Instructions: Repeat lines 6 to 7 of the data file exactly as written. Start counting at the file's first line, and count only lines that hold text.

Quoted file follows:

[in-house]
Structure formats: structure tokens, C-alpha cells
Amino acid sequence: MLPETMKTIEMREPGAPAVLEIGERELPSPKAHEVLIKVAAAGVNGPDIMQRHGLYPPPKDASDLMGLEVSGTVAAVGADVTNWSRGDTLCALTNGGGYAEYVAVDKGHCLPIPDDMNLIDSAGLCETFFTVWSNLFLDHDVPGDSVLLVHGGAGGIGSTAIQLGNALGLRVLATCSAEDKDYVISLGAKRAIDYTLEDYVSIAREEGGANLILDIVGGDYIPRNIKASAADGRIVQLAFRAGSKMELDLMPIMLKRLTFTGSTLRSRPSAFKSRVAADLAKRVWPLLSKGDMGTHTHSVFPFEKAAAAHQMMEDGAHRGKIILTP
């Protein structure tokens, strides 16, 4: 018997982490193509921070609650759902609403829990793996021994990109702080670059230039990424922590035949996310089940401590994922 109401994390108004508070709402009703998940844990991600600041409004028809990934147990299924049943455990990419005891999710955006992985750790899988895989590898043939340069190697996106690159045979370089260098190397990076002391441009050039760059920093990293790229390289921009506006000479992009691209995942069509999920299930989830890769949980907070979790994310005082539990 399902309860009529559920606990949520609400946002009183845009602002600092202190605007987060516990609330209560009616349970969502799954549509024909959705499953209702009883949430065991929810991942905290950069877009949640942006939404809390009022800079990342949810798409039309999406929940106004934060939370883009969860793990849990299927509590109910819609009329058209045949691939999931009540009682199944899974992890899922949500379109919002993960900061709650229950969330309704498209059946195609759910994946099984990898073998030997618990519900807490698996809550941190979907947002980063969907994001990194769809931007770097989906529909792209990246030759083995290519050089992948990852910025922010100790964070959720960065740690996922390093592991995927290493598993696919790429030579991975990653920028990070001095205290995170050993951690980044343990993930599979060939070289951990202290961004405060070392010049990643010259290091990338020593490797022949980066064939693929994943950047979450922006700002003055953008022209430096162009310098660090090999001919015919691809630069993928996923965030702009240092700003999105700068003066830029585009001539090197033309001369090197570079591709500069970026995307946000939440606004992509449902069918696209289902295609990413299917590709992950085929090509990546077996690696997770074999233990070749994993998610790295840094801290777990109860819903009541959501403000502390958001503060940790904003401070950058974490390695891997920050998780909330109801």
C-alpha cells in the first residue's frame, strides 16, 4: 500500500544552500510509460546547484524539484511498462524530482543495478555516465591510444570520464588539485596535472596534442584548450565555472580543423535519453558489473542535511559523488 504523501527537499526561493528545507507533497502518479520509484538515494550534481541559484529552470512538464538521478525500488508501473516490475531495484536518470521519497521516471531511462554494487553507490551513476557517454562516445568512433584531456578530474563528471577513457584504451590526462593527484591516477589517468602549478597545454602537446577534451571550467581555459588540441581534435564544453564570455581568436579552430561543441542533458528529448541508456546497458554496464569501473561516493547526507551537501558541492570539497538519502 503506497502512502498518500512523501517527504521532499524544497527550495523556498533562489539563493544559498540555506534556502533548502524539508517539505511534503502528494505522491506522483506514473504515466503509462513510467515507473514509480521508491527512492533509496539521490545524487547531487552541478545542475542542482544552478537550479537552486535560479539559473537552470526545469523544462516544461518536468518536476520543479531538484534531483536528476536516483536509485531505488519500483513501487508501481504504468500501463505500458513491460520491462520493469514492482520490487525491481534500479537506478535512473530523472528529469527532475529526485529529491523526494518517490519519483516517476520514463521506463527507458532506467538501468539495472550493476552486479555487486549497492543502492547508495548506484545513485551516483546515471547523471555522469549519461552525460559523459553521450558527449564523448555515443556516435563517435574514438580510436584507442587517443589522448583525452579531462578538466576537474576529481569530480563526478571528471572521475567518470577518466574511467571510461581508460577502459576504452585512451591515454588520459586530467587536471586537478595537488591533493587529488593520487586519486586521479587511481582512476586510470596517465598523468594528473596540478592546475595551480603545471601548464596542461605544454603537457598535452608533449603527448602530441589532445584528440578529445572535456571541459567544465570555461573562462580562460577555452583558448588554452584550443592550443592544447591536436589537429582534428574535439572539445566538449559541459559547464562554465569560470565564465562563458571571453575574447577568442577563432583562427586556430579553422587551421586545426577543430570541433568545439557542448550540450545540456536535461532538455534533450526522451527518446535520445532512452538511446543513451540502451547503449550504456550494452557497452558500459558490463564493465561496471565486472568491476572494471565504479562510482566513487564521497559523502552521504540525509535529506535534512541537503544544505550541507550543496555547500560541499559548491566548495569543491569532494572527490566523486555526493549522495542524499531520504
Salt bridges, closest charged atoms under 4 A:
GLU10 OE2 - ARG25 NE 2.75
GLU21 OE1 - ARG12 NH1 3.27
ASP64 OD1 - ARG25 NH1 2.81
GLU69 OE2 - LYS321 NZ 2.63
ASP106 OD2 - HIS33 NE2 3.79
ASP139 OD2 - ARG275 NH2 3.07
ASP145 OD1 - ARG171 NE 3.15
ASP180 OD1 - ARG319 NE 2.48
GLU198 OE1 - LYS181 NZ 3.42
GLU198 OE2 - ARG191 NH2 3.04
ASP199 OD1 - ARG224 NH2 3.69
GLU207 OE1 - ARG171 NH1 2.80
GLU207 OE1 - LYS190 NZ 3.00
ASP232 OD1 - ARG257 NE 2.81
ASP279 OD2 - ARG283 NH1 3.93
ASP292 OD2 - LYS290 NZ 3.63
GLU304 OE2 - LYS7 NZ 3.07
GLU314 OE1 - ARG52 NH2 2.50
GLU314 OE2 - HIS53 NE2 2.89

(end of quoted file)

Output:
Salt bridges, closest charged atoms under 4 A:
GLU10 OE2 - ARG25 NE 2.75